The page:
Source: Alice Arnold

Source: Alice Arnold

Reference
Lee-Wright, P 2012, ‘News Values: An Assessment of News Priorities Through a Comparative Analysis of Arab Spring Anniversary Coverage’ JOMEC Journal: Journalism, Media and Cultural Studies.

By Bianca Tasevski Posted in BCM111

Look at Moiye…Look at Moiye!

These days it’s not difficult to watch American TV shows back to back, they seem to be dominating our TV screens. I must admit on numerous occasions when I have watched American comedy such as Two and a Half Men and Modern Family, I have misunderstood the cultural translation. Maybe if I paid more attention to the Ad break during the week, I could have been watching Hamish and Andy Asia Gap Year. Which leads me to think I would have not had the imaginary cultural brick wall that prevented me to understand. The translation of comedy perceived by a particular audience has a significant impact on the success of the TV series.

The process of comedy translation is an important factor that influences the cultural contextual understanding of TV shows. Turnbull (2008, p.115) indicates a “successful translation of a comedy depends not only on the translation of the cultural context from one locate to another, but also on the kinds of production deals which are made.” In addition, the choices made by casting directors and the performance of the chosen main characters has a significant impact on our how the audience perceives the comedy translation.

Source: Mia Freedman

Source: Mia Freedman

American television networks have selected to pay homage to original TV series Kath & Kim and The Office. However, the American version of Kath & Kim, which premiered on NBC in 2008 failed to appeal to the American culture. It is suggested that the series was ‘lost in translation’ and there were many factors that contributed to the downfall of the show. In the Australian series we all know Kim as the hilarious wanna-be princess but in reality she is a woman with a bulging size 10 body and is oblivious to her trashy personality. However, in the American series Kim is far from that, Kim is played by Selma Blair an attractive tiny size 8 who is appealing to the eyes. Turnbull (2008, p. 112) refers to the American version as “not monstrous enough to be clichés, stereotypes, parodies or even brave enough to be abhorrent or funny.” The juxtaposition of the characters of the image above reveals the American series loses the irony. Therefore, it is important to understand the surrounding factors of television translation, if an Australian comedy TV show is successful, it does not result in the American remake to be just as popular.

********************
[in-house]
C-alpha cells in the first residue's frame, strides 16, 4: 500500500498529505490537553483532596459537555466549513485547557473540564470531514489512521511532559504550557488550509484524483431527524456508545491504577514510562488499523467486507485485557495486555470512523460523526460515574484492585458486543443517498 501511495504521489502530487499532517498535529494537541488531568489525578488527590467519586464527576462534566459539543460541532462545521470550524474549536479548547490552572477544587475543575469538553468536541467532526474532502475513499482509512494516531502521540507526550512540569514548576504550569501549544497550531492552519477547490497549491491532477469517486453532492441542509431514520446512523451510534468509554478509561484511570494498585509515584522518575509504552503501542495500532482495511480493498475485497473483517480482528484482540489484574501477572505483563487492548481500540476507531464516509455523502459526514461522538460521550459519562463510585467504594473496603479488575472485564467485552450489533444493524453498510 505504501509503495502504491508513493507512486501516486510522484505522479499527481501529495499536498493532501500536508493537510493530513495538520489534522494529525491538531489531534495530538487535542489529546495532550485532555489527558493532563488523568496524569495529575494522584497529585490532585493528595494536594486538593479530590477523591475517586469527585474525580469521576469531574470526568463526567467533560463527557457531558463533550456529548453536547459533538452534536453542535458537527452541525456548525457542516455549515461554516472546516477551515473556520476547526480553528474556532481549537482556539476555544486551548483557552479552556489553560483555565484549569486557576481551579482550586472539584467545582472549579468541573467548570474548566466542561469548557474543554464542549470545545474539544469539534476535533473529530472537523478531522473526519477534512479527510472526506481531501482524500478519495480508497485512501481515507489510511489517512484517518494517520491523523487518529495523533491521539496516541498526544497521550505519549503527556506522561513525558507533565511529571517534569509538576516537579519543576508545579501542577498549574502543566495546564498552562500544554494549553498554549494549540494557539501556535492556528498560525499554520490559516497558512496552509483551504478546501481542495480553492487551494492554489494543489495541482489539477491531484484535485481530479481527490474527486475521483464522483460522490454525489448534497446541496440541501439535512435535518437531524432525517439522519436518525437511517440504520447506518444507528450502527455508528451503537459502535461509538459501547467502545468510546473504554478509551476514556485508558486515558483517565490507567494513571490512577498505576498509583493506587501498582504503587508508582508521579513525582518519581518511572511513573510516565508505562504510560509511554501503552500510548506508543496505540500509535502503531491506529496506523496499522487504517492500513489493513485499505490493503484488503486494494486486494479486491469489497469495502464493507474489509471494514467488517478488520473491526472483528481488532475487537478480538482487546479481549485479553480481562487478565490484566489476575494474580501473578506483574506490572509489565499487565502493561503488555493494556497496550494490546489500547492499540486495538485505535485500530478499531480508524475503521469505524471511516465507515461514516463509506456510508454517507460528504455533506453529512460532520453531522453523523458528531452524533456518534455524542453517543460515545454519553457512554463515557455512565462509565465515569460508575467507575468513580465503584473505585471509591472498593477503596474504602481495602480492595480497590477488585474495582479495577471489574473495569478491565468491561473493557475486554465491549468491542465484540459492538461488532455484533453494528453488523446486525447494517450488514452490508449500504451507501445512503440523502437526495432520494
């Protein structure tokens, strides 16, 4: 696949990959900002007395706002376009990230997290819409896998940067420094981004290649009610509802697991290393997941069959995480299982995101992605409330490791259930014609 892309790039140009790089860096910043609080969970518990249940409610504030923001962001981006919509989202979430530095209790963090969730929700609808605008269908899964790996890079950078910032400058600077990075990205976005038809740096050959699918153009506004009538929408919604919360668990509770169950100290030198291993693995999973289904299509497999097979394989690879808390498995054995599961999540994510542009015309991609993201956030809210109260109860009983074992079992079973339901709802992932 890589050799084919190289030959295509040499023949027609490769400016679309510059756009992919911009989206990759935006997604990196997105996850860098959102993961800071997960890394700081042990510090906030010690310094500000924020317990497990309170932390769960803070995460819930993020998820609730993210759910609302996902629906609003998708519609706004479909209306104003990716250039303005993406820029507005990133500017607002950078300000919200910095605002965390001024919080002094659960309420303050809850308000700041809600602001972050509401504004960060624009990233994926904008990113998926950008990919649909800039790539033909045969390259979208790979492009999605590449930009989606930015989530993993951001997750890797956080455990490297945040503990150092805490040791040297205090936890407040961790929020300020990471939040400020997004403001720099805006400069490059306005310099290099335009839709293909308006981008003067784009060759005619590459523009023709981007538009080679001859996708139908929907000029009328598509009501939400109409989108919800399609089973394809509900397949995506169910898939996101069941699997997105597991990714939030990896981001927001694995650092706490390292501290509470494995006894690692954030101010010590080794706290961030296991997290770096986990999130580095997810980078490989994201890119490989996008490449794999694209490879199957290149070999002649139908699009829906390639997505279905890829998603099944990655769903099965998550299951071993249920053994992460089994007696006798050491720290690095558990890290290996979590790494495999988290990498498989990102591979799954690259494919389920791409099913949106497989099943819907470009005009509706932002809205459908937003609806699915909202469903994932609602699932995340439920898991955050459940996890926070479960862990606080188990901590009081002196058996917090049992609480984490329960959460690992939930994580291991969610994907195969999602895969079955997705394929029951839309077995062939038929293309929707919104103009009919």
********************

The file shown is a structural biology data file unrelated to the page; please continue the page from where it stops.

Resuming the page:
On the other hand, Australia has effectively remade numerous American reality TV shows from Australia’s Next Top Model, Beauty and the Geek and to the debut of The Bachelor Australia in September 2013. Knox (2013) reveals “The Bachelor is one of the longest-running and most successful television franchises in the world, with productions in 24 countries”. There are 18 seasons in the U.S and the current series airs in Australia on Go! Will have to wait and see if the Australian Prince Charming will find his true love and if the Australian version will be a success. The below video of “The Baby Bachelor”, is a parody created by Late night talk show host Jimmy Kimmel. It is evident that translation of a comedy can be lost in certain TV shows, but in this case the translation of love is universal.

Reference
Turnbull, S 2008, ‘It’s Like They Threw a Panther in the Air and Caught it in Embroidery’: Television Comedy in Translation’ Metro Magazine Issue 159.

Knox, D 2013, Ten Hands a Rose to the Bachelor Australia, TV Tonight, weblog post, 9 May, viewed 14 September 2013,

By Bianca Tasevski Posted in BCM111